Do you live in one of these states? Watch what you say about your food…

Alabama, Arizona, Colorado, Florida, Georgia, Idaho, Louisiana, Mississippi, North Dakota, Ohio, Oklahoma, South Dakota, Texas…

Corporate farms have seen to it that you can’t say bad things about the things they make.  For quite some time now–almost 20 years–you haven’t been able to say bad things about your food.  If you have, you’re lucky that wrong people didn’t hear you.  Because, like Oprah, you would have had to spend millions of dollars to defend yourself in court.  You see, Food Libel laws were written with a much different standard than other libel laws.  These laws abandon “the traditional common law product disparagement cause of action.  In its place, many of them punish protected expression, establish a lower standard for civil liability, and allow for punitive damages and attorneys fees for plaintiffs alone, and lend themselves to abusive litigation practices” (http://www.cspinet.org/foodspeak/oped/candm.htm).  If you publicly say something that is not absolutely scientifically true, you could be called to account.  The threat that you could be sued with no hope to recoup your legal costs is quite quieting.  The burden of proof, in these cases, is on the defendant.

Do you ever wonder why there’s so little coverage of the big corporate farms and the negative impact they have on local communities? Certainly, there’s a concern that huge food corporations will cut their advertising spending.  The food industry spent $3.3 billion between January and June of this year alone. Add to that the possibility that the media organization doing the reporting could be sued at the mere hint that these laws might have been violated and the picture comes very clear.  Why on earth would anyone risk a comment or new story on the food industry practices and/or the quality of a food product?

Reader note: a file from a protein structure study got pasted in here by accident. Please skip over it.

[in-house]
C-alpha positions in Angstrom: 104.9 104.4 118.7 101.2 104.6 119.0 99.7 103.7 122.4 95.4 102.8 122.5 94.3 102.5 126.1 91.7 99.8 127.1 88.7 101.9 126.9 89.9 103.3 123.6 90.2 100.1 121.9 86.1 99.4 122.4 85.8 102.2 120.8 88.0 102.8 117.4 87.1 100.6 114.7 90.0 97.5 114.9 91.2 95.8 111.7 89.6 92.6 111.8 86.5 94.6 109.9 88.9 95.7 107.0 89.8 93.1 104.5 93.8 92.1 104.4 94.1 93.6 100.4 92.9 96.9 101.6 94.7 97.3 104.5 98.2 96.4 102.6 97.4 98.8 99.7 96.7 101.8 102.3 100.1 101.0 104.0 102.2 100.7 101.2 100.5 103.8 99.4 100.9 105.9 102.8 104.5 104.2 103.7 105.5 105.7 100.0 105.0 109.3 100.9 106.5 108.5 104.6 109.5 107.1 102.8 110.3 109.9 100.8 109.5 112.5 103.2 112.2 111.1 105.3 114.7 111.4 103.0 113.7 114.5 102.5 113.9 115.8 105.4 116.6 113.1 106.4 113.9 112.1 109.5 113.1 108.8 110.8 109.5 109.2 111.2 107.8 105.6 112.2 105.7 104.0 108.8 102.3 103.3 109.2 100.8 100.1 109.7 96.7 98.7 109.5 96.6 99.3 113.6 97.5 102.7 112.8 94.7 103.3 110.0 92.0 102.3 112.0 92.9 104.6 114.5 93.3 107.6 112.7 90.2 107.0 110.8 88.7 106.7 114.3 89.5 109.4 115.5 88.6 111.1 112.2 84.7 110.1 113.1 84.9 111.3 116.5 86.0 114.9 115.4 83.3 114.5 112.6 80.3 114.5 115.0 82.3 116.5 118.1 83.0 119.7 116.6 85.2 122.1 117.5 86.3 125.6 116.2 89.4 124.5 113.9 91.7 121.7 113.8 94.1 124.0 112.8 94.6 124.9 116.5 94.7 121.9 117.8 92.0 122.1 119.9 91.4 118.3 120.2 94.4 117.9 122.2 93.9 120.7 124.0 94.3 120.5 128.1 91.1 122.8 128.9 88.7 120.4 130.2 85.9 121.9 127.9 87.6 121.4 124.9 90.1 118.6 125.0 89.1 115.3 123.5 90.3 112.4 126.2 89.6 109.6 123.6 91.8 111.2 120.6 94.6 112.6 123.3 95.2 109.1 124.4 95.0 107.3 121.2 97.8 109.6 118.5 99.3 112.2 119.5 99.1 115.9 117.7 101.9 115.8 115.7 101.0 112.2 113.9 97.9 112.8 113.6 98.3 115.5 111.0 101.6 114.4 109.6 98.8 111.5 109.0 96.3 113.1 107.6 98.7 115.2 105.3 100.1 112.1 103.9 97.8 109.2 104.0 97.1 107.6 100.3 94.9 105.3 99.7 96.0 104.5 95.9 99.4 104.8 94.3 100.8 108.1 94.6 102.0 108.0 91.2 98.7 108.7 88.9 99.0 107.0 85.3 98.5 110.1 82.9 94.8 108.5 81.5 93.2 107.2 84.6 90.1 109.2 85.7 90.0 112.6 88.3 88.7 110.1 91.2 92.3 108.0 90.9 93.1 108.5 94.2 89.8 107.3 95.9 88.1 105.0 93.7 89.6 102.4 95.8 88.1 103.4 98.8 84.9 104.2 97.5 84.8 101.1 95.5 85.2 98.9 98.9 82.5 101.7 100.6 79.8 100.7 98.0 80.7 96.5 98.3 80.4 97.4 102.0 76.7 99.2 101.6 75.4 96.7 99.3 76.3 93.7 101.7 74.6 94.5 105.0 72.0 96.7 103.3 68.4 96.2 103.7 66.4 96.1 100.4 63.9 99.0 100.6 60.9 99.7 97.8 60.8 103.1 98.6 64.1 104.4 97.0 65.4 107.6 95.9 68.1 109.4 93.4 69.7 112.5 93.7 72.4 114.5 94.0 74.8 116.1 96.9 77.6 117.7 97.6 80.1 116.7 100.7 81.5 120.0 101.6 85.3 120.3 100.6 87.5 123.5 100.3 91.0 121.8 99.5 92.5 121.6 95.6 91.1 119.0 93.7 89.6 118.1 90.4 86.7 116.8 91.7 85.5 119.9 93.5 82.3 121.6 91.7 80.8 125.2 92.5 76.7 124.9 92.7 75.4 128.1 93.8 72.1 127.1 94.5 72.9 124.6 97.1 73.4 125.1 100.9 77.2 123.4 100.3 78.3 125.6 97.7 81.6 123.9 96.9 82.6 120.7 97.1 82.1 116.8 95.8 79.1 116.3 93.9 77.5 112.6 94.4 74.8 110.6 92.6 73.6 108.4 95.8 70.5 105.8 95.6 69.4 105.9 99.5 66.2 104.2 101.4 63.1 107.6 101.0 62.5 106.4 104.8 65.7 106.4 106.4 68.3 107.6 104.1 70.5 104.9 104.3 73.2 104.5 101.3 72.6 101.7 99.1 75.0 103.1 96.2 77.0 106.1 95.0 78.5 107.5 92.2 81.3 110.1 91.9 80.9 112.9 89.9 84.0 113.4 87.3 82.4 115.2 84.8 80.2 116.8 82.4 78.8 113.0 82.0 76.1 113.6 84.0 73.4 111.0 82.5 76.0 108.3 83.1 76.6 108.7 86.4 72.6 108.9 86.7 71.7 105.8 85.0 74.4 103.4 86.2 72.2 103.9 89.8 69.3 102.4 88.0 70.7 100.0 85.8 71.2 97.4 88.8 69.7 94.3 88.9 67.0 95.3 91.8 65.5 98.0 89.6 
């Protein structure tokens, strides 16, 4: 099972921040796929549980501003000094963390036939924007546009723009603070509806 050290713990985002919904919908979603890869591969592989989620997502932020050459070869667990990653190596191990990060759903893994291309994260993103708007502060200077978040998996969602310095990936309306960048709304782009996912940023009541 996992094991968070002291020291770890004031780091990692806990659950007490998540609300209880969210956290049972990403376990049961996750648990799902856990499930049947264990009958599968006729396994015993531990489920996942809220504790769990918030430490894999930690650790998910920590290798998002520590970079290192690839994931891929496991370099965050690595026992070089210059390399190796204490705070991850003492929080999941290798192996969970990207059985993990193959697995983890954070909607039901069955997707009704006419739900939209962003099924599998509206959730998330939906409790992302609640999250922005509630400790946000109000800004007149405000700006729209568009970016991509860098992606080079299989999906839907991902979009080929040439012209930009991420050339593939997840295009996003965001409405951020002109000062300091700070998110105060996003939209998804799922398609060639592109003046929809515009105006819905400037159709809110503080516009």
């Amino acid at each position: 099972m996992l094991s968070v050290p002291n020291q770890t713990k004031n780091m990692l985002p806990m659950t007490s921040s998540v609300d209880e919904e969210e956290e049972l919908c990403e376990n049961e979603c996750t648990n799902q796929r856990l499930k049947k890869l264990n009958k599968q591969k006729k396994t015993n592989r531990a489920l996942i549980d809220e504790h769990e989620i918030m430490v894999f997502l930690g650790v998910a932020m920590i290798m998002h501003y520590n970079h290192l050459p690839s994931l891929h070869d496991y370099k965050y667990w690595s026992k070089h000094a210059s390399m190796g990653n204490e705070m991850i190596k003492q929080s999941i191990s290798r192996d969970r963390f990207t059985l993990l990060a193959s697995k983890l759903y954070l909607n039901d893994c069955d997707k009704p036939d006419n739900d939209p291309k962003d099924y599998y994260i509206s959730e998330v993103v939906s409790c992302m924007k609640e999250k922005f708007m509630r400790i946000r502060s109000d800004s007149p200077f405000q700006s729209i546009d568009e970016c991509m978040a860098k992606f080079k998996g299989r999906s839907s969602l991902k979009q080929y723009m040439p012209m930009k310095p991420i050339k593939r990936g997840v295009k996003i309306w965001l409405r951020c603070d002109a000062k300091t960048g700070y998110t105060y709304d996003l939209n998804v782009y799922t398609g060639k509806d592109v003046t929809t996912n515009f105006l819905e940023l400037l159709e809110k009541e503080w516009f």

I can’t understand how these laws don’t violate First Amendment rights.  As noted in other places, what if, years ago, there were rules about tobacco like these?  What if you couldn’t even ask the questions that force an industry to be transparent?  Regular, thoughtful people who live in the situations created by these corporations  are restricted in their ability to ask questions or challenge practices.

In a time when agri-business is such a powerful lobbying group and can work behind closed doors to pass laws in their favor, it seems completely counter to the democratic process that we, the people who literally consume their products, can’t raise speculation or demand answers.  When will interests of the people again become the priority?  Why can the rights of corporations supersede the rights of citizens?

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